In the brief sixth scene of the second act of Romeo and Juliet, while Romeo and Friar Laurence await the arrival of Juliet, Friar Laurence offers offers up this orison, expressive of a certain anxiety about the clandestine nature of the marriage ceremony:
“So smile the heavens upon this holy act,
That after hours with sorrow chide us not!”
Romeo responds with an emphatic double “Amen”:
Amen, amen! but come what sorrow can,
It cannot countervail the exchange of joy
That one short minute gives me in her sight:
Do thou but close our hands with holy words,
Then love-devouring death do what he dare;
It is enough I may but call her mine.
In Act Two Scene Two of A Midsummer Night’s Dream, Hermia says to Lysander:
Thy love ne’er alter till thy sweet life end!
Lysander replies with the emphatic doubled “amen”, but how different the tone from that of Romeo:
Amen, amen, to that fair prayer, say I;
And then end life when I end loyalty!
Here is my bed: sleep give thee all his rest!
Lysander‘s “Amen, amen” is expressive of an emphatic agreement; he entirely concurs with Hermia‘s “fair prayer” and goes on to complement it with a thought that commences with “And…”.
Romeo‘s “Amen, amen”, is of an entirely different order. It is expressive of his impulsive spirit, of an impatience for the friar’s more cautious hopes and fears. “Amen, amen” is not followed by any further expression of concord, as with Lysander‘s “sweet prayer”, and instead of a soft “and…” we are brought up sharply by a hard “but…”
Lysander offers a pledge of loyalty with all personal irony and the foolish bravado of the absolute lover; but it is essentially a life-affirming bravado that loyalty and life shall end together, since there is no doubt in Lysander‘s mind that he shall always be loyal, as indeed, when he is in his own mind, he is.
Romeo‘s bravado is darker in tone. Whereas Lysander speaks gaily of ending his “life” without any expectation of such an circumstance arising. Romeo sets up a connection between “love” and “death” that reoccurs throughout the play and leads him headlong to disaster.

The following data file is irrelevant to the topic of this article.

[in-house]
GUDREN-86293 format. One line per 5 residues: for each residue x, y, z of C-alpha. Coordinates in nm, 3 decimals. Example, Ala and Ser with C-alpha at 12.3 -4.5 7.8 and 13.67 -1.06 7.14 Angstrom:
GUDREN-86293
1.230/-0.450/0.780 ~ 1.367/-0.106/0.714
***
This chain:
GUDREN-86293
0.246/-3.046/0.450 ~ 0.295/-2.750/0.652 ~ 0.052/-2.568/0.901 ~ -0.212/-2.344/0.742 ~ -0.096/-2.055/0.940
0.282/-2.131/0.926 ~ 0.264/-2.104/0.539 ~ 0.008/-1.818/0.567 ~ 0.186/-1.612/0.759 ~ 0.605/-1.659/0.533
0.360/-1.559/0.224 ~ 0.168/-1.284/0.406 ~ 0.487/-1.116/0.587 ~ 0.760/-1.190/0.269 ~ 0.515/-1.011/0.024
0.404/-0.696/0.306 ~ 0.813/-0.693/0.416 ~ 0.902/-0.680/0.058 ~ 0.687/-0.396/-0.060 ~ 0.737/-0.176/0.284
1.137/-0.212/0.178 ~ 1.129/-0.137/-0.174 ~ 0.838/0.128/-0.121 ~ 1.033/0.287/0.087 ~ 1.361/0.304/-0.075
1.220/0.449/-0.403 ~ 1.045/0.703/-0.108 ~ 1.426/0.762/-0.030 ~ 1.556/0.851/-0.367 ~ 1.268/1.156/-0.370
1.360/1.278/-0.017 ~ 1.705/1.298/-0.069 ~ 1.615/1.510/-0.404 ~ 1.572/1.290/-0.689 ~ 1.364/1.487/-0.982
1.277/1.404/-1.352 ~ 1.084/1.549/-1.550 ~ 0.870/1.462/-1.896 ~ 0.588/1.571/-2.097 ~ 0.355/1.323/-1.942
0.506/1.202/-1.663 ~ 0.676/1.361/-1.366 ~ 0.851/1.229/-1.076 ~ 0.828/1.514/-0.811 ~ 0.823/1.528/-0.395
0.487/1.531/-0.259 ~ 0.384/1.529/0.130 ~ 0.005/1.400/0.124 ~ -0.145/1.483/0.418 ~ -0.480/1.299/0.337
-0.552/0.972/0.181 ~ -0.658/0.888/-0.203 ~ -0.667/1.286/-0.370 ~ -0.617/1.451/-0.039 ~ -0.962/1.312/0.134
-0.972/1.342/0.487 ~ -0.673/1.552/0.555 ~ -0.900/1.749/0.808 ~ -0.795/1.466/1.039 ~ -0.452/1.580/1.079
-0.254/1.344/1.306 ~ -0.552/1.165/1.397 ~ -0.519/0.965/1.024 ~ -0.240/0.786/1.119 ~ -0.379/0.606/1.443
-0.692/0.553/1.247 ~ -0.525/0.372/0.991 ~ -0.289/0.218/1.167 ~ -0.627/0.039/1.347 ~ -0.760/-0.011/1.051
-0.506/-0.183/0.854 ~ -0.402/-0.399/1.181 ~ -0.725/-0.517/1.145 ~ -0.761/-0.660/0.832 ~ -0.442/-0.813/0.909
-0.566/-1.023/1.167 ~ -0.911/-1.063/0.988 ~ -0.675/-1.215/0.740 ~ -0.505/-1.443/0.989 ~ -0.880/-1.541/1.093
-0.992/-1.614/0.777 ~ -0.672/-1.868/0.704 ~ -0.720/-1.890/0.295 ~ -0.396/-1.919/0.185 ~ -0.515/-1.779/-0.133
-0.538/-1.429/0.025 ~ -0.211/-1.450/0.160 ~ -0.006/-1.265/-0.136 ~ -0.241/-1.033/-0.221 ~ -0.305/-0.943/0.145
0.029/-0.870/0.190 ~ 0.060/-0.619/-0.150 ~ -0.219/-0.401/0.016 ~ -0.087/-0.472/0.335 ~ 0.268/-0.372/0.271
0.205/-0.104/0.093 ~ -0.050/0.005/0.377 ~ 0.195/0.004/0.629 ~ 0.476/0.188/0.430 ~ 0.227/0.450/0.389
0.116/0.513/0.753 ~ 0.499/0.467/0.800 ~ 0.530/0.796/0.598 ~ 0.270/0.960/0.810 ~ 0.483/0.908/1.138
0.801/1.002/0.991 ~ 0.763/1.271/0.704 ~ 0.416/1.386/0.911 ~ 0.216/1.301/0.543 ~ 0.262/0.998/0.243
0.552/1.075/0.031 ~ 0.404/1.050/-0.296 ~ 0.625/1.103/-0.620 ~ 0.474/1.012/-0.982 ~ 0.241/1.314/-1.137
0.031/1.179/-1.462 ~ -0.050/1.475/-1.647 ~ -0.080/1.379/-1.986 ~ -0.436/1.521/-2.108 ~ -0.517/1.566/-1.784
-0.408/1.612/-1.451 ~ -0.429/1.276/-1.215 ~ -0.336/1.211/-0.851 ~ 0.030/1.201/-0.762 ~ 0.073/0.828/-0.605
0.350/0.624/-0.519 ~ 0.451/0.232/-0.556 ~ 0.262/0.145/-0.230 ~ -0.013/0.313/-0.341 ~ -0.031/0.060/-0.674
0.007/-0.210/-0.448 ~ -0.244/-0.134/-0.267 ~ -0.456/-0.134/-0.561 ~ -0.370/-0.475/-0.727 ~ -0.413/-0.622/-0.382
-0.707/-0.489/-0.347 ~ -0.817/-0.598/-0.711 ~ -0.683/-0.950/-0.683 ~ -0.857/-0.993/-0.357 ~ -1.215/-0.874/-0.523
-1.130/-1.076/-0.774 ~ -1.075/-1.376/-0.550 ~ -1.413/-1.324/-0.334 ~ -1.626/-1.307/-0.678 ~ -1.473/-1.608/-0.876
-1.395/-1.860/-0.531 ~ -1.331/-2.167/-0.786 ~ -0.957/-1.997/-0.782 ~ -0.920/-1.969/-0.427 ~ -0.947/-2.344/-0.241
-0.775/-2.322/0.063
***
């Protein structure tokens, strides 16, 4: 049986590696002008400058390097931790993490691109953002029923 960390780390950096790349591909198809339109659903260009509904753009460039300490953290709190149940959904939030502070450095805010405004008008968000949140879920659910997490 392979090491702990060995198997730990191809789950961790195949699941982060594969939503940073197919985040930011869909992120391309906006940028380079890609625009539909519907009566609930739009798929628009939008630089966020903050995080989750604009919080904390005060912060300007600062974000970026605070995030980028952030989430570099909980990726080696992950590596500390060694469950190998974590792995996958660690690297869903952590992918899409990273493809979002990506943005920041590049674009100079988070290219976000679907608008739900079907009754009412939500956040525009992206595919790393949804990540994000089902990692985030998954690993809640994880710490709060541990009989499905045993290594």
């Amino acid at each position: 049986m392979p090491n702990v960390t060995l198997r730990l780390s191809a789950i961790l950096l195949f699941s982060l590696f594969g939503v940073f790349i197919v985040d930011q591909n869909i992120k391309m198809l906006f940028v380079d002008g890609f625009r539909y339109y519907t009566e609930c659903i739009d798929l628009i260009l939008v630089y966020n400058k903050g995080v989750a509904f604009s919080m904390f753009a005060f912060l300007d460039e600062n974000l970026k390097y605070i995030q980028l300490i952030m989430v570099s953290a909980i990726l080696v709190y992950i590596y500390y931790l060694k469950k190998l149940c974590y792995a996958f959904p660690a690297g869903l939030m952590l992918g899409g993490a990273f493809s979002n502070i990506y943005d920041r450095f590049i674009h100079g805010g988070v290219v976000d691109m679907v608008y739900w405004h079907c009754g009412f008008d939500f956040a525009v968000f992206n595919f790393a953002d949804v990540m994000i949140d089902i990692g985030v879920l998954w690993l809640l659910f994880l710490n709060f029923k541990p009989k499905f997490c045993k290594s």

Whatever critics might write about how the tragedy of Romeo and Juliet is flawed because it depends on a contrivance of the plot (the mislaid letter), it is Romeo‘s tragic flaw of character which undoes him; his precipitous folly, his courtship of death, death which fascinates his “misgiving” mind as much as the dream of Queen Mab captivates Mercutio‘s.
The two plays are connected, of course. In both plays a pair of lovers struggle against parental authority. “The most lamentable comedy, and most cruel death of Pyramus and Thisby” may be seen as a farcical version of Romeo and Juliet. C. L. Barber comments in his penetrating study, Shakespeare’s Festive Comedy,
“A Midsummer Night’s Dream is a play in the spirit of Mercutio: the dreaming in it includes the knowledge “that dreamers often lie.” The comedy and tragedy are companion pieces: the one moves away from sadness as the other moves away from mirth.”
The doubled “amen” occurs six times in Shakespeare‘s plays. Apart from Coriolanus, in which it appears twice, “Amen amen” occurs once in each of the following plays:
Two Gentlemen of Verona
A Midsummer-Night’s Dream
Romeo and Juliet